As it was mentioned before, nutrition plays a significant role in maintaining the health of infants. Consequently, malnutrition in infants is a very important problem which greatly affects their growth. Over 53 percent of the mortality rates in the children below 6 years old are indirectly associated with malnutrition. In this regard, 11percent of the Iranian children are afflicted with low weight, 5 percent with thinness, and 15 percent with average to severe short height (Naderi Beni et al., 2013). Furthermore, 40 percent of the developing countries suffer from malnutrition or lack of food; this affects 60 percent of the child mortality in these countries either directly or indirectly (Kashfi and Khani Jeihooni, 2014). Malnutrition in children increases their mortality, impairs their intellectual and mental ability, results in mental consequences, and reduces their productivity in adulthood. The factors affecting malnutrition in children are divided into three categories of maternal factors, diet, and socioeconomic (Sharghi et al., 2011).
In spite of the extensive training of mothers regarding the benefits of breastfeeding, the duration of breastfeeding has been reducing  in most of the countries (Hatami and Motamed, 2012). The statistics show that among every three children in the developing countries, only one is exclusively fed by breast milk in the first six months. The recent studies showed that the exclusive breast feeding changed from 33 percent in 1995 to 39 percent in 2010 (Haroon et al., 2013). Therefore, regarding the importance of nutrition, especially in children below six years old as well as its effect on the growth of children, this study was carried out. The objective of the present study was to investigate the performance of families’ nutritional care considering their lower than six-year old children in Abadan city, Iran.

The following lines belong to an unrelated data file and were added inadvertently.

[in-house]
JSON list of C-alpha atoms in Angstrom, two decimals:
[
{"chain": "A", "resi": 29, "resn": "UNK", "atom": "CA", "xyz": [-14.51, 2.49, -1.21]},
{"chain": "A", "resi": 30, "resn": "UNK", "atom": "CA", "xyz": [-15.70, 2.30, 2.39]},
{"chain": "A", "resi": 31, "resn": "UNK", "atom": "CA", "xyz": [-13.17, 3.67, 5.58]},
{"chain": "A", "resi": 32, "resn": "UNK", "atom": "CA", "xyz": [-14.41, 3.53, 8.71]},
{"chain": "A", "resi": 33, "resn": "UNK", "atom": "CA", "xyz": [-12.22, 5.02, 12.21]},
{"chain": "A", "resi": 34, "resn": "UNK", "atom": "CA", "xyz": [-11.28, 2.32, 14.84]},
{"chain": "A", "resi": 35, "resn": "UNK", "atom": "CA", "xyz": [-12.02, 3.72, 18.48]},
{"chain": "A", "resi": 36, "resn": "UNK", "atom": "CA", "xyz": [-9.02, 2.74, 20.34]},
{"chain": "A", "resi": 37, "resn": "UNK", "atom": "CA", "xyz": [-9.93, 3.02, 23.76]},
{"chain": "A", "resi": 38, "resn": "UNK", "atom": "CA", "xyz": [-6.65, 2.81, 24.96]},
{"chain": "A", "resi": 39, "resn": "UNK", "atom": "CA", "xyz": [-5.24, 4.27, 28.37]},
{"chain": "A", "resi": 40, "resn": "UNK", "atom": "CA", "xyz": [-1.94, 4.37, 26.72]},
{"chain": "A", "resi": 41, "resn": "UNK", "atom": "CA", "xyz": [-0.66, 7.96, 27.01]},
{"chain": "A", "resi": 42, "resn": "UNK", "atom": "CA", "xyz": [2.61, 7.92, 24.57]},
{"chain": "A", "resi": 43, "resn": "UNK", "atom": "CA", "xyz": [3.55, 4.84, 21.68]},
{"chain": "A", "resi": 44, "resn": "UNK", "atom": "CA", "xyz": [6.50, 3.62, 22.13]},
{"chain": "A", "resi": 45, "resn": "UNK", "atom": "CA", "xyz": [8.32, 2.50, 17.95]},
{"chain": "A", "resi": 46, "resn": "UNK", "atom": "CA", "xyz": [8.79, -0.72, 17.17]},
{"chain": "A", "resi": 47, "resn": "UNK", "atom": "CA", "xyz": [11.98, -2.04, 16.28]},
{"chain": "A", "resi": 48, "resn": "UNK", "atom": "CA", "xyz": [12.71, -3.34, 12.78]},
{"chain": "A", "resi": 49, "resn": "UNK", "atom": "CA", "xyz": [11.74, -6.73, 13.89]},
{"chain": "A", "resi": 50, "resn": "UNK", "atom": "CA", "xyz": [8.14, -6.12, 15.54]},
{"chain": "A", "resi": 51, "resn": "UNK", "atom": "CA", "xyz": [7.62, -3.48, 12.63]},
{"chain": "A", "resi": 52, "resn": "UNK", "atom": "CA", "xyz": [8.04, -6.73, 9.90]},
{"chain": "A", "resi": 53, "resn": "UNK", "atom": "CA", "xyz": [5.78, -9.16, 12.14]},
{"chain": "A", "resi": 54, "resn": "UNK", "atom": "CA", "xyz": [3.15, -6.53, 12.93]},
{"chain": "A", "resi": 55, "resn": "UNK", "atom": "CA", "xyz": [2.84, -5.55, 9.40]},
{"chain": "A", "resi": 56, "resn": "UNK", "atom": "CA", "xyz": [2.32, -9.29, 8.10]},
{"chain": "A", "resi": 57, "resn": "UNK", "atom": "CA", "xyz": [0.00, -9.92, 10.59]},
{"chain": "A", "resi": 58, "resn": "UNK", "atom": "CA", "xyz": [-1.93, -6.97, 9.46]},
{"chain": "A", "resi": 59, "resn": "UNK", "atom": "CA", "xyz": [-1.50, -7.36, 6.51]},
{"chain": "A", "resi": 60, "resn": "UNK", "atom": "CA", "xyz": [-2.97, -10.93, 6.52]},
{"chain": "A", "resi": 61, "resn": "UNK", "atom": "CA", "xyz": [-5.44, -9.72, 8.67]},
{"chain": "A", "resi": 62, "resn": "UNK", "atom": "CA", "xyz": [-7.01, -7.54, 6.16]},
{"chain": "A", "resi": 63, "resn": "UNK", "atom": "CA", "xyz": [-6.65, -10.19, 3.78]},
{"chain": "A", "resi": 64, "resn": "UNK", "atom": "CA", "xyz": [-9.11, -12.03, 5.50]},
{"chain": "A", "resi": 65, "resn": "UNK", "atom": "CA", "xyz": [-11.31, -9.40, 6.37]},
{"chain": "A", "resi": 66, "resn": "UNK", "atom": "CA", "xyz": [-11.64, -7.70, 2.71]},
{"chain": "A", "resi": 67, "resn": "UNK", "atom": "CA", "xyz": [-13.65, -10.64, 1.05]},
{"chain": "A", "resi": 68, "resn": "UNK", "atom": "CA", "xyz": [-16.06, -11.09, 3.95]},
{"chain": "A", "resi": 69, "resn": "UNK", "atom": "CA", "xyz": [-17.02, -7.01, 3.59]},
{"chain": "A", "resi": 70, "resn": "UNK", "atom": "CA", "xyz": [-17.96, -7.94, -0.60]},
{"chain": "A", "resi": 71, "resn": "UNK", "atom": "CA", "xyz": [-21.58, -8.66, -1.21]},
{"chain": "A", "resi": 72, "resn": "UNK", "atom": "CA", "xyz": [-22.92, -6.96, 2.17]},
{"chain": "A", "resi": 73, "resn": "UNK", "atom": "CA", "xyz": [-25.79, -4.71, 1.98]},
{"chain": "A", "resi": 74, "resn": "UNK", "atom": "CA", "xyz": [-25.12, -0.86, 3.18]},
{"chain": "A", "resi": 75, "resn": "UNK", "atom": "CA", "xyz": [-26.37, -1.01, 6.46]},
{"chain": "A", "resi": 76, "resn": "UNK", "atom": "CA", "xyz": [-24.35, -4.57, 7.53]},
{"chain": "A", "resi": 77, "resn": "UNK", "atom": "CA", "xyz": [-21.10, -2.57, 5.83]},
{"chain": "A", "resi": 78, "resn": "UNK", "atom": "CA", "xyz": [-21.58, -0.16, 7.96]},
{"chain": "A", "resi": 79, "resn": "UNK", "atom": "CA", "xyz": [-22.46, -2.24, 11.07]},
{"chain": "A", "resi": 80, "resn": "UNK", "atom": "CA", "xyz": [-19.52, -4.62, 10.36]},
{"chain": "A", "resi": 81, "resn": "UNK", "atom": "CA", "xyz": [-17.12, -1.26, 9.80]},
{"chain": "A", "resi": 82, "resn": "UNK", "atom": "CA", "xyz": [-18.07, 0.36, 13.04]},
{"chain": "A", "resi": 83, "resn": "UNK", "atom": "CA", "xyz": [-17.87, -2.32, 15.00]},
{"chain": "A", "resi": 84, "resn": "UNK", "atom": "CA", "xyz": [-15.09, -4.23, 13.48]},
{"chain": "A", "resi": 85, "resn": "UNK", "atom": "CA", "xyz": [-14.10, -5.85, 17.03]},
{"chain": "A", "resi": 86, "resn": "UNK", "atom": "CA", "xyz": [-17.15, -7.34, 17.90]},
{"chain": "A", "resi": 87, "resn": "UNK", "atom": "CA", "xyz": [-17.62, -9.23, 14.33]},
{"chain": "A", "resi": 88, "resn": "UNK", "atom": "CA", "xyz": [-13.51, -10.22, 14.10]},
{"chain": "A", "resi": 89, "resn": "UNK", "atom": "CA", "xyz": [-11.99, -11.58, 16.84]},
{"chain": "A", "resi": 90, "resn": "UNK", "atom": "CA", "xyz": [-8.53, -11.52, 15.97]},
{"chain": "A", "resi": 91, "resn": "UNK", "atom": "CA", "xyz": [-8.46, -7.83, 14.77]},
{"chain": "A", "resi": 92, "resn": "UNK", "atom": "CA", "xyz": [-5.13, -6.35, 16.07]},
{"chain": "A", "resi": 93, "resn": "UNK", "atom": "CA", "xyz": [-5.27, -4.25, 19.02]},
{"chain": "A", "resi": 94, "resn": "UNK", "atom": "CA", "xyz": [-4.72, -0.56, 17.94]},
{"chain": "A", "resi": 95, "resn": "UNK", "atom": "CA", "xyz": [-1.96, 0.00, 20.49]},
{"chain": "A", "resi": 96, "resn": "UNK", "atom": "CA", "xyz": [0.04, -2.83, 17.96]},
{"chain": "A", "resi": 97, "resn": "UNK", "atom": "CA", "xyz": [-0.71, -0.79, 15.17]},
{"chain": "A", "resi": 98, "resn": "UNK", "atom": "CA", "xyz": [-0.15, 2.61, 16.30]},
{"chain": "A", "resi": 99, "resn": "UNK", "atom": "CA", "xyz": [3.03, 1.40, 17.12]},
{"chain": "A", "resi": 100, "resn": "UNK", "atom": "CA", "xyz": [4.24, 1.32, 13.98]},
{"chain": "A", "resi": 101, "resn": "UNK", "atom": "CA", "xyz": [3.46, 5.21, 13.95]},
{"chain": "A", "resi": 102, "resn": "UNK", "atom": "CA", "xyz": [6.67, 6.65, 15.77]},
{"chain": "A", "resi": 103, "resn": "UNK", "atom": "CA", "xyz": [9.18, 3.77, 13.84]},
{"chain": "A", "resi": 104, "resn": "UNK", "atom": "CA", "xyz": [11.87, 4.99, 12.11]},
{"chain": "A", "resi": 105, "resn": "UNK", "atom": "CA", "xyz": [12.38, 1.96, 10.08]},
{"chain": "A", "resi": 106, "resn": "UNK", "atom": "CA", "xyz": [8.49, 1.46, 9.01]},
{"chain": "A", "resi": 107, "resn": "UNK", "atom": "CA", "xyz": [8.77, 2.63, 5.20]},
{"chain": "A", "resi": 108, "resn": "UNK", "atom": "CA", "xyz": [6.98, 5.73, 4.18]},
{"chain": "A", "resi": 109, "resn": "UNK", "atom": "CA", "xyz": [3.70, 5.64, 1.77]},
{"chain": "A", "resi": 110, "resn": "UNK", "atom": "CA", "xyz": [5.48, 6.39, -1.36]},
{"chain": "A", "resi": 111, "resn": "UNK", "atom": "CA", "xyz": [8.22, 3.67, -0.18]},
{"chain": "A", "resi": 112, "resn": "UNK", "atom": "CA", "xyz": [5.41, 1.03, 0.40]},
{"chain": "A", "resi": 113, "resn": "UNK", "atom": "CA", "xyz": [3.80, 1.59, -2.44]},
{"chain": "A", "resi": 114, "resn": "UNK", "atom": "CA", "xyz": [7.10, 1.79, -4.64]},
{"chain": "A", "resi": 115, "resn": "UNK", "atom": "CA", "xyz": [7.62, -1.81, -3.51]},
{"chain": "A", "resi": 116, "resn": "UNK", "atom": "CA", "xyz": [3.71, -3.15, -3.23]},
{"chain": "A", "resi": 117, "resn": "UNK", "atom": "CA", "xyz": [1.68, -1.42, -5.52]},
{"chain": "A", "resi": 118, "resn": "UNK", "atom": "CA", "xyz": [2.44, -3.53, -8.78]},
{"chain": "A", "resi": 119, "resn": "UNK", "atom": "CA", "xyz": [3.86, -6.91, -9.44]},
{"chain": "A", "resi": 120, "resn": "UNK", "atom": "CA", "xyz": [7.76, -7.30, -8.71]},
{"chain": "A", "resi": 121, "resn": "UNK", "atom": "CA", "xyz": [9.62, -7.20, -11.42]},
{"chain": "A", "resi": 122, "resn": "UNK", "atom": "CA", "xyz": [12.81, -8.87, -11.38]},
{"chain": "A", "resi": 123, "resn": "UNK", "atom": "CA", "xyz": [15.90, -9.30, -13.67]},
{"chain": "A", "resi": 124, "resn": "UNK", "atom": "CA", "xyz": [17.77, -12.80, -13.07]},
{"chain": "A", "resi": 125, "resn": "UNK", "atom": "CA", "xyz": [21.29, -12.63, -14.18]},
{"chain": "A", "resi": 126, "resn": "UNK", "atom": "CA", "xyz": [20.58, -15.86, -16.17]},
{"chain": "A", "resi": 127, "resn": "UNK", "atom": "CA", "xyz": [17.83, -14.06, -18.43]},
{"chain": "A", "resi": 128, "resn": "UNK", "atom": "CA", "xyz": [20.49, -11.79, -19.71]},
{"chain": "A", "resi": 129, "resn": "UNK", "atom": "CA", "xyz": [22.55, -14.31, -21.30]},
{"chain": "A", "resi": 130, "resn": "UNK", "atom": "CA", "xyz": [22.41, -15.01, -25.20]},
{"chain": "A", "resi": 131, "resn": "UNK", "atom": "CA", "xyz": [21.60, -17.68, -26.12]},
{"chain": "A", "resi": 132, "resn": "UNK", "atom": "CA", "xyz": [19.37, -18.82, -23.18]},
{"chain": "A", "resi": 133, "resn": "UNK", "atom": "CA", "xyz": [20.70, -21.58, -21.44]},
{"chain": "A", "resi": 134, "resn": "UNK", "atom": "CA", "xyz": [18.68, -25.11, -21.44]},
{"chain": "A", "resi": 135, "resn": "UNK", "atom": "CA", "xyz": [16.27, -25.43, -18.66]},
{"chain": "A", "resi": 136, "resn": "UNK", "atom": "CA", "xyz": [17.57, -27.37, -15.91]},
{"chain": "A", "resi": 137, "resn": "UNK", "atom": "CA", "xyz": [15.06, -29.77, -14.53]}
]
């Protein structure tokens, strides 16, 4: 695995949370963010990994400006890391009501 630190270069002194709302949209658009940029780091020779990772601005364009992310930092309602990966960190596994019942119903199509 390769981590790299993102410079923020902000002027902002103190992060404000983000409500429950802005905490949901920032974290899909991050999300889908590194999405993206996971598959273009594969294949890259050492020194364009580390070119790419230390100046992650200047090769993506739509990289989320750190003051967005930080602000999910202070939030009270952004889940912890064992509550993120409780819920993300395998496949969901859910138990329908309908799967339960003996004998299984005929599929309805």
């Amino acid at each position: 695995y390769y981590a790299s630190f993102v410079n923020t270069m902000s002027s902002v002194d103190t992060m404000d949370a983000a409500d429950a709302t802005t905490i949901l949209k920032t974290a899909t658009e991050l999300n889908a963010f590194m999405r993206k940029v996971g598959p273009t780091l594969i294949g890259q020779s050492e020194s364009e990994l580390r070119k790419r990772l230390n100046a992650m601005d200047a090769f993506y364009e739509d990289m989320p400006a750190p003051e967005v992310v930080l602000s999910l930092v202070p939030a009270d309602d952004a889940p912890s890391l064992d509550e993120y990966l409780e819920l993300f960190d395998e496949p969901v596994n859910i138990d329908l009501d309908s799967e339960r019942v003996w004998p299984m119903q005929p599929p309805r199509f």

Materials and Methods
Study Design: The present descriptive study was accepted by Faculty of Medicine in Islamic Azad University of Abadan with the code of 1519512230033. The researchers referred to a total of 25 community health centers located in Abadan to collect the data.